The sporting world was shocked and saddened by Maria Sharapova's "big mistake." However on the other side of the coin this is not the first case in Russian sports, which has been overshadowed by doping scandals for decades. According to Russian media, Sharapova is not the only Russian sports star to have fallen foul of meldonium. The medicine, which was only added to the banned list earlier this year by the World Anti-Doping Agency (WADA), has caught out a number of other top Russian stars.
The state-run agency TASS reported that volleyball international Alexander Markin, speed skating world champion Pavel Kulizhnikov and short track Olympic champion Semen Yelistratov have also tested positive for meldonium. The news came a day after Sharapova confessed to having failed a dope test at the Australian Open in January. Also, Russian biathlete Eduard Latypov has been suspended from competition after testing positive for meldonium, the Russian Biathlon Union (RBU) said yesterday.
The former world number one said a change in WADA's banned drugs list for 2016 led to an inadvertent violation, for which she will be "provisionally suspended" by the International Tennis Federation.
Previously, 2014 Olympic ice skating champion Ekaterina Bobrova returned a sample at the European championships in Bratislava containing Meldonium and earlier this year cyclist Eduard Varganov, of the Katusha team, also tested positive.
The multiple dope test failures led Dmitry Svishchev, head of the sports and physical culture committee of the lower house of the Russian parliament, the State Duma, to call an extraordinary meeting of the panel later this week.
"We need to study the facts and documents thoroughly," Svishchev told R-Sport agency.
"Then we will begin to work out a bill aimed at battling doping."
Meldonium - manufactured in Latvia - is used to treat heart trouble, including angina and heart failure. Also, it was used by the Soviet Union to help soldiers combat stress.
Tennis players have also expressed their shock at Maria Sharapova's "big mistake." Agnieszka Radwanska said she was "shocked, like everyone else" when Maria Sharapova revealed that she failed a drug test.
"It was a very sad day for tennis, that's for sure," Radwanska said at BNP Paribas Open at The Indian Wells Tennis Garden. Petra Kvitova and Simona Halep used much the same words while discussing Sharapova's positive test for the drug Meldonium.
Men's star Rafael Nadal termed it "terrible for the world of sport in general and for our sport especially."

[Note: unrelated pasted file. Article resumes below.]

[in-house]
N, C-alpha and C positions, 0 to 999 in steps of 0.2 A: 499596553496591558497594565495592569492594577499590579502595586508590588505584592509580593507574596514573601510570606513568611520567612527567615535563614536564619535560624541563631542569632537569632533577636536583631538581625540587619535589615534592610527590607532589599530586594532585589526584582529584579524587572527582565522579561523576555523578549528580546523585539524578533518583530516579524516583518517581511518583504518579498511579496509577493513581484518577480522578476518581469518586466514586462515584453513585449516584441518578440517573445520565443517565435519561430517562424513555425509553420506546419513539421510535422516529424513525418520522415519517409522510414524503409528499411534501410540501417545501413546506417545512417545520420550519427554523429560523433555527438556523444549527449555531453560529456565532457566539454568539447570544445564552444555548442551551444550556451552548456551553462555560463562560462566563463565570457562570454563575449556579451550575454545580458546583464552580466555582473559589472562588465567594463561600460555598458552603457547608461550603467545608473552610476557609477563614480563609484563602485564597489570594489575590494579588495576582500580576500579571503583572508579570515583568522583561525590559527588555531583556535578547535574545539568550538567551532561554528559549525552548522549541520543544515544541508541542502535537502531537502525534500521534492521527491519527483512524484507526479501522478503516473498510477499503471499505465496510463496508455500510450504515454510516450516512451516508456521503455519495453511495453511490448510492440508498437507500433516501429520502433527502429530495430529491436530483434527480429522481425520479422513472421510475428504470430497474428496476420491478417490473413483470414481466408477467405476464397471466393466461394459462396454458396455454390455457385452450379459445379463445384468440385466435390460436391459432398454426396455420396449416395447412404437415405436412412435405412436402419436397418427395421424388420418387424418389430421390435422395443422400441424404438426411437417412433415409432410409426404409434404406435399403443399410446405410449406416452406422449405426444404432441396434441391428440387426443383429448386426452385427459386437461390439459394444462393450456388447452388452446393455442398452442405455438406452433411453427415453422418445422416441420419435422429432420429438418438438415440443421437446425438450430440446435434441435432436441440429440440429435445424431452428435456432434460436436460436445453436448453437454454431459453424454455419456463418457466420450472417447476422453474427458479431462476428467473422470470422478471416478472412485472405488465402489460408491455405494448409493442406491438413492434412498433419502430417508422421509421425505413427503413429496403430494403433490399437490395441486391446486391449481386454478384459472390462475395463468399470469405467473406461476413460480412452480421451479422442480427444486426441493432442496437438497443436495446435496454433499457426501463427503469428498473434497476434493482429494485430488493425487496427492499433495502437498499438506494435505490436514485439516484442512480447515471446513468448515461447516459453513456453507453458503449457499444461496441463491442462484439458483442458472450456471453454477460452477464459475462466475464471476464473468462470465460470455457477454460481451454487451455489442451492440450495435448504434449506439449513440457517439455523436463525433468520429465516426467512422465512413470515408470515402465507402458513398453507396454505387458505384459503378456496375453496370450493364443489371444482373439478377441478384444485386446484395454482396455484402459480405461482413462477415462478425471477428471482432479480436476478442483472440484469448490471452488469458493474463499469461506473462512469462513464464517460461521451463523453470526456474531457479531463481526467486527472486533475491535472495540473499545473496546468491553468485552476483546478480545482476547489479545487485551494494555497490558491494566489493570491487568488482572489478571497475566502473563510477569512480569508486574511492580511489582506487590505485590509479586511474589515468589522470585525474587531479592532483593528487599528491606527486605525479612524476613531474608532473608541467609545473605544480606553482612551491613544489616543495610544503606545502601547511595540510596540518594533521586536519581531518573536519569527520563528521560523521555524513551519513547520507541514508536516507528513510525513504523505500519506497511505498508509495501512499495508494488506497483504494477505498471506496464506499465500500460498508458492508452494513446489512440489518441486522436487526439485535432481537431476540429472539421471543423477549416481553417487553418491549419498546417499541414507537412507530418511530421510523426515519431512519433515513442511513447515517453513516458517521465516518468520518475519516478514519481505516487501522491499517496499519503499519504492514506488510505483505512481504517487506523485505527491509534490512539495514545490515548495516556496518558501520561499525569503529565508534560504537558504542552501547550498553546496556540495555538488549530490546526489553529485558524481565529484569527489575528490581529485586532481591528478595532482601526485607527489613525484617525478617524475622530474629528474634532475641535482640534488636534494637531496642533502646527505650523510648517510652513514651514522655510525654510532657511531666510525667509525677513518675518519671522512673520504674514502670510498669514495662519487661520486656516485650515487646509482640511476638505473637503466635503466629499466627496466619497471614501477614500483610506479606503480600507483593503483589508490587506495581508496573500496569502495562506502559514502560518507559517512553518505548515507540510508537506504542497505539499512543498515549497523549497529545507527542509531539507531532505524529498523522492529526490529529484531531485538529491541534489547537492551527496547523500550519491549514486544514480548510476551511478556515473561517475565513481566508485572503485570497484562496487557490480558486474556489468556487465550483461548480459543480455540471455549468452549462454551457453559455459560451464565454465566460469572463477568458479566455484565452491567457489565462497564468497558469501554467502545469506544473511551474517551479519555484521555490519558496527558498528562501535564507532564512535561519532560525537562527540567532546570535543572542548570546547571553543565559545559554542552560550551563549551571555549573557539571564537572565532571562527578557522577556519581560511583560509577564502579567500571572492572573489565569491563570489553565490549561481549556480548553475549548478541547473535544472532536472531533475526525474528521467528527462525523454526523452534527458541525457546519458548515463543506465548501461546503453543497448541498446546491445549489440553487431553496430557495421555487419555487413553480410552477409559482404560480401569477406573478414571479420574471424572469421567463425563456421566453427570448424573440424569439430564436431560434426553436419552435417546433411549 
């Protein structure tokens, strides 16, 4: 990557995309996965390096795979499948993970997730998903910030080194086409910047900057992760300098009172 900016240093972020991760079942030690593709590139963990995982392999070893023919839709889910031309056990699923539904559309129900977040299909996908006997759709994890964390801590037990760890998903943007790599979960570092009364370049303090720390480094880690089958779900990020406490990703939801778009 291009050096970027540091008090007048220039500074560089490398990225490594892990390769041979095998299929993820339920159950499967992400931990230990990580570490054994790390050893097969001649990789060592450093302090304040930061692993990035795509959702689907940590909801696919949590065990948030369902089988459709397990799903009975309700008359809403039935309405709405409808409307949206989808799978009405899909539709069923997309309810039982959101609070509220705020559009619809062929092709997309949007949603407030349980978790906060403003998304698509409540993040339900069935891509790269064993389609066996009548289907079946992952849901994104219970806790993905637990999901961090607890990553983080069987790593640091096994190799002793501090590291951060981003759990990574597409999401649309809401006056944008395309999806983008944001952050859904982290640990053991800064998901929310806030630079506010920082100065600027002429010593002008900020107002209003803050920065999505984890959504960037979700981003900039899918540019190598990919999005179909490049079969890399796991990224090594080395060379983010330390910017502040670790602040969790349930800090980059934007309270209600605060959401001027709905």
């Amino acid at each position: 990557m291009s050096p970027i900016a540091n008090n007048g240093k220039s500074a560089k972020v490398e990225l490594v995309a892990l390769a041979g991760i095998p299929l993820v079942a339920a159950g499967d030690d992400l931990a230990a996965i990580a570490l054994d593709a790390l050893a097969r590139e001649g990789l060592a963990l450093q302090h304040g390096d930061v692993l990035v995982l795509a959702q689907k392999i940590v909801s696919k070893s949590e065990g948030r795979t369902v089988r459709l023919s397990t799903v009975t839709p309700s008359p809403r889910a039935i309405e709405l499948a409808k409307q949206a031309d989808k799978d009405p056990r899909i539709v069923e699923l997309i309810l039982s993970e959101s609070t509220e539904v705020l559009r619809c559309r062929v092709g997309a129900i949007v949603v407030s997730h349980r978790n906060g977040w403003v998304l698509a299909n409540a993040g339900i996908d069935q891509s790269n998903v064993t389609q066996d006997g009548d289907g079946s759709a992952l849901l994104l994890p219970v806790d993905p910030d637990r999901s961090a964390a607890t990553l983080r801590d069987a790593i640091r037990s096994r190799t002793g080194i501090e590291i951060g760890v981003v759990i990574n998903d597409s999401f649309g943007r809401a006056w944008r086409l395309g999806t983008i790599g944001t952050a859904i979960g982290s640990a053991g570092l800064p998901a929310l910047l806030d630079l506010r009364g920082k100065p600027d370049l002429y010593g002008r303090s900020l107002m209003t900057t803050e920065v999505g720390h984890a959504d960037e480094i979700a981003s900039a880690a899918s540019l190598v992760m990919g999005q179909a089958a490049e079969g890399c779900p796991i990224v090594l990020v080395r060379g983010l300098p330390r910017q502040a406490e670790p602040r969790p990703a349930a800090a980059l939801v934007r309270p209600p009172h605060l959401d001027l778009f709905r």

Halep said she personally checks the WADA update each year and "always when I take something I turn to the people that are taking care of this, the anti-doping, and everything is sure. If you take something you have to check very carefully before."
Kvitova, a two-time Wimbledon champion, said: "I think it's something which we all should know, what we are taking and what we are putting into the body," and thinks Sharapova made "a huge mistake."
Sharapova's business empire is also in doping turmoil. U.S. sportswear giant Nike, German luxury car maker Porsche and Swiss watchmaker TAG Heuer all halted their relationship with the former world number one. The 28-year-old, whose rags-to-riches story was the stuff of Hollywood dreams, now risks a ban of up to four years, which could see her carefully constructed marketing empire collapse. The holder of five Grand Slams and 35 WTA titles, the Russian who arrived penniless with her family in the United States, is as much a businesswoman as a sportswoman.
Despite winning just two WTA titles in 2015 she was the highest paid sportswoman that year, earning $30 million mostly from advertising, according to American magazine Forbes. Her fortune is estimated at $200 million.
Maria Sharapova's lawyer is confident he can secure a lenient punishment for the Russian superstar who stunned international sport with her drug test failure confession.
Her lawyer John J. Haggerty believes Sharapova can plead a number of mitigating circumstances after admitting taking the substance since 2006 but then being unaware that it was placed on the banned list only in January this year.
"Maria and I are looking at all of her options," Haggerty told the Daily Telegraph. One option is for her legal team to claim a Therapeutic Use Exemption (TUE).
Meanwhile, some 490 athletes, including 13 medalists, may have taken meldonium at last year's European Games in Baku, according to research published in the British Journal of Sports Medicine. Meldonium was placed on the World Anti-Doping Agency's list of banned substances on January 1, with the research, carried out on behalf of the European Olympic Committees, contributing to the global watchdog's decision.
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